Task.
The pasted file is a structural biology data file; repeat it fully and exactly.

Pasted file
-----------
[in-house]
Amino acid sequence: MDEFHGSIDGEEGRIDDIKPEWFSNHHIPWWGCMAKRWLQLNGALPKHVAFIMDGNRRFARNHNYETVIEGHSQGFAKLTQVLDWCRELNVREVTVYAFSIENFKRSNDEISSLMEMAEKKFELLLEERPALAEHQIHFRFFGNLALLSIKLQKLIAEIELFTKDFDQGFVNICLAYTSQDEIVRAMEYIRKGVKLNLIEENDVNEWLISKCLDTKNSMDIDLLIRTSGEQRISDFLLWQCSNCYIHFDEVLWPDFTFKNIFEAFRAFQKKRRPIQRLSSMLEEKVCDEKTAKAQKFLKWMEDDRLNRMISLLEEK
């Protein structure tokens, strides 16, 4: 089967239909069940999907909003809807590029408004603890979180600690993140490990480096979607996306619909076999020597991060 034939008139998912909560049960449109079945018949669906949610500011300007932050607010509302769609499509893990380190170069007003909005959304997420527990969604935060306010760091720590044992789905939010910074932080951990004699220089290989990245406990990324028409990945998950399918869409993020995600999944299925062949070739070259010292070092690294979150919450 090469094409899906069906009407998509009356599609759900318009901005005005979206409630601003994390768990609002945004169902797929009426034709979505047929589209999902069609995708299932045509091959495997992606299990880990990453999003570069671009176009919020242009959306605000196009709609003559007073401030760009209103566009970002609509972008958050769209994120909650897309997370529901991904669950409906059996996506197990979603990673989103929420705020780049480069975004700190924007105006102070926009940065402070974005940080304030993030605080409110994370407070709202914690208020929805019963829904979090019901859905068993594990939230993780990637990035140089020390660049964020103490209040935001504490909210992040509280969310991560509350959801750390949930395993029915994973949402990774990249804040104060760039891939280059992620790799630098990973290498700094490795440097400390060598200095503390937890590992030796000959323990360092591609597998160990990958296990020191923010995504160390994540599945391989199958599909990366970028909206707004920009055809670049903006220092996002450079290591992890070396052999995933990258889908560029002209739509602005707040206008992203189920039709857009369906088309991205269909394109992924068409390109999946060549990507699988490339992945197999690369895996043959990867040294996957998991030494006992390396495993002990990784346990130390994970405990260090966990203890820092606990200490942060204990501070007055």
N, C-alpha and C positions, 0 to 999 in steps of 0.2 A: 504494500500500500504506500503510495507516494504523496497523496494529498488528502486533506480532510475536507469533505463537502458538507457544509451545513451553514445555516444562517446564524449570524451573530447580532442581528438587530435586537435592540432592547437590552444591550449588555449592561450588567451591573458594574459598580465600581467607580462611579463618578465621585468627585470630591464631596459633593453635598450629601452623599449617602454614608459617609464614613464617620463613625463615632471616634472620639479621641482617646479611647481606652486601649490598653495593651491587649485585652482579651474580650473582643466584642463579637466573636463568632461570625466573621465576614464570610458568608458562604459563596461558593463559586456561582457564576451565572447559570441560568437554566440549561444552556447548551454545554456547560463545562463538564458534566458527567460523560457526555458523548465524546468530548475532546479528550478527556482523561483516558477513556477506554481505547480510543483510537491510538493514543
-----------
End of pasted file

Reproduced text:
[in-house]
Amino acid sequence: MDEFHGSIDGEEGRIDDIKPEWFSNHHIPWWGCMAKRWLQLNGALPKHVAFIMDGNRRFARNHNYETVIEGHSQGFAKLTQVLDWCRELNVREVTVYAFSIENFKRSNDEISSLMEMAEKKFELLLEERPALAEHQIHFRFFGNLALLSIKLQKLIAEIELFTKDFDQGFVNICLAYTSQDEIVRAMEYIRKGVKLNLIEENDVNEWLISKCLDTKNSMDIDLLIRTSGEQRISDFLLWQCSNCYIHFDEVLWPDFTFKNIFEAFRAFQKKRRPIQRLSSMLEEKVCDEKTAKAQKFLKWMEDDRLNRMISLLEEK
């Protein structure tokens, strides 16, 4: 089967239909069940999907909003809807590029408004603890979180600690993140490990480096979607996306619909076999020597991060 034939008139998912909560049960449109079945018949669906949610500011300007932050607010509302769609499509893990380190170069007003909005959304997420527990969604935060306010760091720590044992789905939010910074932080951990004699220089290989990245406990990324028409990945998950399918869409993020995600999944299925062949070739070259010292070092690294979150919450 090469094409899906069906009407998509009356599609759900318009901005005005979206409630601003994390768990609002945004169902797929009426034709979505047929589209999902069609995708299932045509091959495997992606299990880990990453999003570069671009176009919020242009959306605000196009709609003559007073401030760009209103566009970002609509972008958050769209994120909650897309997370529901991904669950409906059996996506197990979603990673989103929420705020780049480069975004700190924007105006102070926009940065402070974005940080304030993030605080409110994370407070709202914690208020929805019963829904979090019901859905068993594990939230993780990637990035140089020390660049964020103490209040935001504490909210992040509280969310991560509350959801750390949930395993029915994973949402990774990249804040104060760039891939280059992620790799630098990973290498700094490795440097400390060598200095503390937890590992030796000959323990360092591609597998160990990958296990020191923010995504160390994540599945391989199958599909990366970028909206707004920009055809670049903006220092996002450079290591992890070396052999995933990258889908560029002209739509602005707040206008992203189920039709857009369906088309991205269909394109992924068409390109999946060549990507699988490339992945197999690369895996043959990867040294996957998991030494006992390396495993002990990784346990130390994970405990260090966990203890820092606990200490942060204990501070007055």
N, C-alpha and C positions, 0 to 999 in steps of 0.2 A: 504494500500500500504506500503510495507516494504523496497523496494529498488528502486533506480532510475536507469533505463537502458538507457544509451545513451553514445555516444562517446564524449570524451573530447580532442581528438587530435586537435592540432592547437590552444591550449588555449592561450588567451591573458594574459598580465600581467607580462611579463618578465621585468627585470630591464631596459633593453635598450629601452623599449617602454614608459617609464614613464617620463613625463615632471616634472620639479621641482617646479611647481606652486601649490598653495593651491587649485585652482579651474580650473582643466584642463579637466573636463568632461570625466573621465576614464570610458568608458562604459563596461558593463559586456561582457564576451565572447559570441560568437554566440549561444552556447548551454545554456547560463545562463538564458534566458527567460523560457526555458523548465524546468530548475532546479528550478527556482523561483516558477513556477506554481505547480510543483510537491510538493514543